These trips to Mole Wood led us into our second mode, which was to take the lanes out of Bengeo to the countryside and small villages to the north. I don’t know if we stayed mainly on the local streets for a bit after we moved to Bengeo and then progressed to these longer journeys. My mum’s recollection is that we cycled pretty freely from the moment we moved there. My mum remembers that she used to give us instructions:

“First left, second right, third right and so on until it brought you back home.”

I don’t remember this, but I do remember her packing us picnics and my brother and me riding off down Sacombe Road to Waterford or Bulls Mill. These roads were single-track lanes, with passing places. They were steep in places, which meant you could get a good speed up and surf round gentle bends. We would meet cars but I don’t have any recollection of feeling at risk.

I had a friend at Bulls Mill, so sometimes we’d cycle there. Sometimes we’d ride to Waterford Marsh, a place I’d all but forgotten but memories of picnics, wading, cow-pat dodging, and sitting in the sun came flooding back when I saw these photos. We’d stop and play pooh sticks as Vicarage Road crossed the River Beane in Waterford. The River Beane, after which Bengeo was named, featured quite heavily in our journeys. Our roaming-riding distances increased and we’d get as far as Stapleford (3 miles) and Watton-at-Stone (5 miles). These longer distances would mean we’d be back on bigger roads, including the A119 from Hertford to Stevenage. I’m guessing we didn’t cycle these till we were a bit older and maybe stuck to the pavements. We’d be out cycling for a good few hours, often the best part of the day.

These were increasingly holiday bike rides, because within a year both my brother and I were at boarding schools, so the ordinary, everyday cycling wasn’t possible. But these adventures, longer and shorter, were a major feature of our school holidays through our early teens.

I moved back to a school in Hertford for sixth form, and suddenly all those streets I’d been riding round became animated by local friends. I cycled to school most days, down a big hill and up another, with two new friends whose houses I would have passed hundreds of times on my earlier bike rides. We cycled to each other’s houses at evenings and weekends, as teenagers do, and then started cycling to pubs, before we could drive. I skived school one day (I don’t recall why!) and skidded on wet leaves under a horse chestnut tree as I rounded the corner onto my street. I fell off my bike and smashed my front tooth – a crown in my mouth, 30 years later, tells this tale. I always imagined somehow the accident was punishment for skiving school. I don’t even remember the bike I had then. We all learnt to drive, but our bikes were still important to us. One of my friends had an old postman’s bike that he was inordinately proud of, superseded only by his red VW Beetle a few years later.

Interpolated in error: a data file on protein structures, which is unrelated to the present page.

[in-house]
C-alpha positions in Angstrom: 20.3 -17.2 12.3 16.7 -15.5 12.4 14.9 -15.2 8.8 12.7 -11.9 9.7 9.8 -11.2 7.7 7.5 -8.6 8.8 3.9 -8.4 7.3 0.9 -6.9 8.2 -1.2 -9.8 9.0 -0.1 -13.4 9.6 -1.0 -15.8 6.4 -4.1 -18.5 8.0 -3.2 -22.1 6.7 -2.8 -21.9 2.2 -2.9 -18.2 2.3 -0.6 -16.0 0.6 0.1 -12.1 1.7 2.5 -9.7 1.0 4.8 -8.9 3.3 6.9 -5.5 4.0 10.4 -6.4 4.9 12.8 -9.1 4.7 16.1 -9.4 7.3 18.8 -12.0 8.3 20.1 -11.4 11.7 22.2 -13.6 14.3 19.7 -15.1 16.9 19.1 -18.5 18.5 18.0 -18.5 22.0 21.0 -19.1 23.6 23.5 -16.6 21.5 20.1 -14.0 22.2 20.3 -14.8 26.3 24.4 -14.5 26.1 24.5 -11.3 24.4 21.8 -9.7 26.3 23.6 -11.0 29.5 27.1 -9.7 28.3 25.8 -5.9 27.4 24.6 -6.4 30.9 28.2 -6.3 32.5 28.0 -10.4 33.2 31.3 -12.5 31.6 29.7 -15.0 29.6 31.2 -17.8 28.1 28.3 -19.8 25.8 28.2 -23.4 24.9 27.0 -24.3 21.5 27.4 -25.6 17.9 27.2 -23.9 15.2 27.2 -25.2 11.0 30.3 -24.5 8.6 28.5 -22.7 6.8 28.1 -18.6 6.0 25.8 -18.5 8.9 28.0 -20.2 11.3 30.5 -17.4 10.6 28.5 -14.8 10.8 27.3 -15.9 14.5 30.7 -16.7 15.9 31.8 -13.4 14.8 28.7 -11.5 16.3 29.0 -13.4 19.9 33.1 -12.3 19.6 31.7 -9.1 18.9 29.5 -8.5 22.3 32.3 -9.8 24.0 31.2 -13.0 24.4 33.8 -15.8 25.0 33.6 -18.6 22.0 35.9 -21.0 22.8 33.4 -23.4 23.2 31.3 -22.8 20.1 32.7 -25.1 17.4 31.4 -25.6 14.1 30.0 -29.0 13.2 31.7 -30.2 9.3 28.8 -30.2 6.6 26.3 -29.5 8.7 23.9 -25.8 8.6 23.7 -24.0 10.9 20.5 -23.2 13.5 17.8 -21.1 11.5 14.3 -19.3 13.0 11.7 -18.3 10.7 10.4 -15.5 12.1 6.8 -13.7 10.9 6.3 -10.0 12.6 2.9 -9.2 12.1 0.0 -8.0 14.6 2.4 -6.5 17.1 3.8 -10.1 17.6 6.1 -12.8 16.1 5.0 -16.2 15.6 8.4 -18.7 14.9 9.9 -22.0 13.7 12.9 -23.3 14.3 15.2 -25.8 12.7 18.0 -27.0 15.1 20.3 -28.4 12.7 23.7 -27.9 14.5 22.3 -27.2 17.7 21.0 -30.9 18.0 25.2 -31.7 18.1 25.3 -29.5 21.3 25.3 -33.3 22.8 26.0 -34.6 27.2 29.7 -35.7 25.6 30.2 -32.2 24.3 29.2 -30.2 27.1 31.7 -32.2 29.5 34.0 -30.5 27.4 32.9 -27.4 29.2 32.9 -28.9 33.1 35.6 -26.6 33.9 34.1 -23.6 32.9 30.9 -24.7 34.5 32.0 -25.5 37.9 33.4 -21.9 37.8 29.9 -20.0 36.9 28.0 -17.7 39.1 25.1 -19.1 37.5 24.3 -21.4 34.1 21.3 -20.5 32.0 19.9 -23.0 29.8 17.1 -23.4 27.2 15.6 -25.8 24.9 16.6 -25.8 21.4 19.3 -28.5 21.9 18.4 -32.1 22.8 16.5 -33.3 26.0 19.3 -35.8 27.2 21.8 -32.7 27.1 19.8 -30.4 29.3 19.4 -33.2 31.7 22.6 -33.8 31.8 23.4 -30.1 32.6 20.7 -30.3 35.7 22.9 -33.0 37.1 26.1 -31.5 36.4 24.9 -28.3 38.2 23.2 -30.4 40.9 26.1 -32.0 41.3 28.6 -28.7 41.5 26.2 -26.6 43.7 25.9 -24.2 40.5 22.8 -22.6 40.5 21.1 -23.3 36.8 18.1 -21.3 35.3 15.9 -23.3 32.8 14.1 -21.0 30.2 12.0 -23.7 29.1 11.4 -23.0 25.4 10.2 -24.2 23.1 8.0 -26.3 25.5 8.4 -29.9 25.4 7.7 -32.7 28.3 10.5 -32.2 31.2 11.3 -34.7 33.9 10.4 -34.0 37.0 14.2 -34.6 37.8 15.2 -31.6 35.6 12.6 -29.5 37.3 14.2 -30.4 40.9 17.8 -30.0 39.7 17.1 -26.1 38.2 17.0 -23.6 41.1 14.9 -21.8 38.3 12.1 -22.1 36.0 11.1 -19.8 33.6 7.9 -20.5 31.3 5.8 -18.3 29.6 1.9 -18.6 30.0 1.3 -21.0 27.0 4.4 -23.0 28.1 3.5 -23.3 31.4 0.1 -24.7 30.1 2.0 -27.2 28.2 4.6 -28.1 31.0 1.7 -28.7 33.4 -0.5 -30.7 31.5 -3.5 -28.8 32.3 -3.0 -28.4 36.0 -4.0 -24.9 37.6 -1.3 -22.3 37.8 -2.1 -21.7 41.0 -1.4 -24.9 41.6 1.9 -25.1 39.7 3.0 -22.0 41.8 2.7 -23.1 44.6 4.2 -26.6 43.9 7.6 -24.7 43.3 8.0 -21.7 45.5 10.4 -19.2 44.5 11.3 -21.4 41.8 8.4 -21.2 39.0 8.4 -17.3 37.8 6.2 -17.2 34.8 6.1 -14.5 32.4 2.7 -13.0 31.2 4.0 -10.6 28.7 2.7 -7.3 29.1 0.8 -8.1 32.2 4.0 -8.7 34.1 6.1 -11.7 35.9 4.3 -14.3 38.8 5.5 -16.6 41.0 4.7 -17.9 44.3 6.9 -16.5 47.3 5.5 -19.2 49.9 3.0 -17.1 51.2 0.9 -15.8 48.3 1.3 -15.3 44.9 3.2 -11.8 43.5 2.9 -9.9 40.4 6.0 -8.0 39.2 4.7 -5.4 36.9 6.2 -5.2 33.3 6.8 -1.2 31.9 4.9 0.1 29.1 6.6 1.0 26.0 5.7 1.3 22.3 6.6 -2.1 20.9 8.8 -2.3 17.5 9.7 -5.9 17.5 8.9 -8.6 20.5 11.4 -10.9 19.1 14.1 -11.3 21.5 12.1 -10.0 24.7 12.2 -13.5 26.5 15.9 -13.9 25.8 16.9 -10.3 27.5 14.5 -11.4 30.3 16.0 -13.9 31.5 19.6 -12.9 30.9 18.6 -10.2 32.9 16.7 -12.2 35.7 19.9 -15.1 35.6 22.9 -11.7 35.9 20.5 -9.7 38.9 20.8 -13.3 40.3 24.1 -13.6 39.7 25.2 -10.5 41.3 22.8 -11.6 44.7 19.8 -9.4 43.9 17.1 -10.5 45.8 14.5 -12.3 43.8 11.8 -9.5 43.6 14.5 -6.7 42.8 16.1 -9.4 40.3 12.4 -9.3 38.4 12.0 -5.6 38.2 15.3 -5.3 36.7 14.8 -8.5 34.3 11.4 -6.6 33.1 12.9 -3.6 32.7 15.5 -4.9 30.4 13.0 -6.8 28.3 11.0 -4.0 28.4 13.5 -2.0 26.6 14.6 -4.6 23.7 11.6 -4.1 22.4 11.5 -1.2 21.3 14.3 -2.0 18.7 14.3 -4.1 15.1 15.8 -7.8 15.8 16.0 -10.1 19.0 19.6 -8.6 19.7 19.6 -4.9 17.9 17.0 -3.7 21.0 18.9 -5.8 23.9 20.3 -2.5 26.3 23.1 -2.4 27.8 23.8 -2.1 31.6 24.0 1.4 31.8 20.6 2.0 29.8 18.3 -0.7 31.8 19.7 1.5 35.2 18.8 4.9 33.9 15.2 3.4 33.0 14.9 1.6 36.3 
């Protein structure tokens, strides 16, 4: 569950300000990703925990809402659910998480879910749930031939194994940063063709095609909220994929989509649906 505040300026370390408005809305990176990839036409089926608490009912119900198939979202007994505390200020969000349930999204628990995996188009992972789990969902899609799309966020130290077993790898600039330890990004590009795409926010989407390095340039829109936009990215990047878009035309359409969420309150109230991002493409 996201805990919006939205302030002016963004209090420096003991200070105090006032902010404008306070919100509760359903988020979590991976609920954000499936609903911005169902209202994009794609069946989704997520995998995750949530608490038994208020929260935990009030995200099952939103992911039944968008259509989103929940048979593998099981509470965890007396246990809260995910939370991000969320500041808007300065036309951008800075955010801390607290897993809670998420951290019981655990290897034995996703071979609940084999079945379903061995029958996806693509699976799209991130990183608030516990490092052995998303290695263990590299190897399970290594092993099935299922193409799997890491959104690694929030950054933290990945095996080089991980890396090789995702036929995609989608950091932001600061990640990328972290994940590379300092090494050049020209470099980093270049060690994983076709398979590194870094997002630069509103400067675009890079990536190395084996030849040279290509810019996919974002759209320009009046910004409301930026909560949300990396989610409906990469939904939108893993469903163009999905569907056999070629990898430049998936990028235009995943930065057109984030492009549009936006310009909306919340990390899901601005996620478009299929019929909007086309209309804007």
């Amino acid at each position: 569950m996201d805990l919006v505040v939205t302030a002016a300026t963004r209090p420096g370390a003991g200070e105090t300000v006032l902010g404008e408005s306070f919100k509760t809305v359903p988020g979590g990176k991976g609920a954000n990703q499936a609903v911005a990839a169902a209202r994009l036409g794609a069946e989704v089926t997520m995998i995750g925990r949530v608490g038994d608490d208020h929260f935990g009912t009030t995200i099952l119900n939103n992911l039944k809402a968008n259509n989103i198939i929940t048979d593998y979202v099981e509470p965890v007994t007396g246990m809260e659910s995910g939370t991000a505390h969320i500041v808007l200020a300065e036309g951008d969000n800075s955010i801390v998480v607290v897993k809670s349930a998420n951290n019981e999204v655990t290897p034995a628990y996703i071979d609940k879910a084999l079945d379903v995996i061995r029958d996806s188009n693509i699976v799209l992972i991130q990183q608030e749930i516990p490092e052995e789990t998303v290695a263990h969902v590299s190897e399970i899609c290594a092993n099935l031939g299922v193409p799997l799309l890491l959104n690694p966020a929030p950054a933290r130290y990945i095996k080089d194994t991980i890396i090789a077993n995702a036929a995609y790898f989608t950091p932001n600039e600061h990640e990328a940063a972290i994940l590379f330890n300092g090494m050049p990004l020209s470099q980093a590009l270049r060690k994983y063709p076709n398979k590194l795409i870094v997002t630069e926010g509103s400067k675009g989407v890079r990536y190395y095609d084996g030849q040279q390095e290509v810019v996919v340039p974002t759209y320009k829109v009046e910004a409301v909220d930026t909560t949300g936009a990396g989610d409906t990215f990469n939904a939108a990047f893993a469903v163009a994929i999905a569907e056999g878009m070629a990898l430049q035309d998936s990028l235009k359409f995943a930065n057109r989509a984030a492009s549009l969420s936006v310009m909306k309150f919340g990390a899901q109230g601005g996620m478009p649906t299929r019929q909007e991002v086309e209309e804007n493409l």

Where I skidded off; there are still wet leaves

I kept cycling. I’ve always had a bike, through university and beyond. It’s always been one of my modes of transport and sources of pleasure. When I was 19, I inherited a car from a family friend. Determined not to become dependent on the car, I set out to cycle to Hertford Library during the holidays to do some university work. God knows why, but I took my work in a plastic bag on my handlebars. You remember I mentioned the steep hill?

I cycled down this with a plastic bag on my handlebars. I crashed into one of these houses (the cars clearly weren’t there!). Almost 30 years later, I remember losing control, I remember being about to crash, and I remember lying on the pavement waiting for someone to help me. They did, I went in an ambulance for the first and only time in my life, and I was fine. No major injuries, but I ripped my favourite shirt (a white collarless one from Carnaby Street).

But none of this put me off. I kept cycling. A few years later, living in Birmingham, I had friends who cycled more seriously and I rode with them. For the first time since childhood, I’d spend whole days cycling, getting to know the places around me, building relationships, having fun.

Why am I telling you all this? Partly, because those memories of freely cycling for hours on end, through my neighbourhood and beyond, have come back to me in recent weeks and months, as my nine year old daughter has been able to cycle round her neighbourhood and as I’ve been cycling more and more too, most recently on my brand new bike. I wanted to remember and record the details, material, sensual and emotional, of those times.

But mostly because all these experiences of childhood cycling gave me something, or a few things.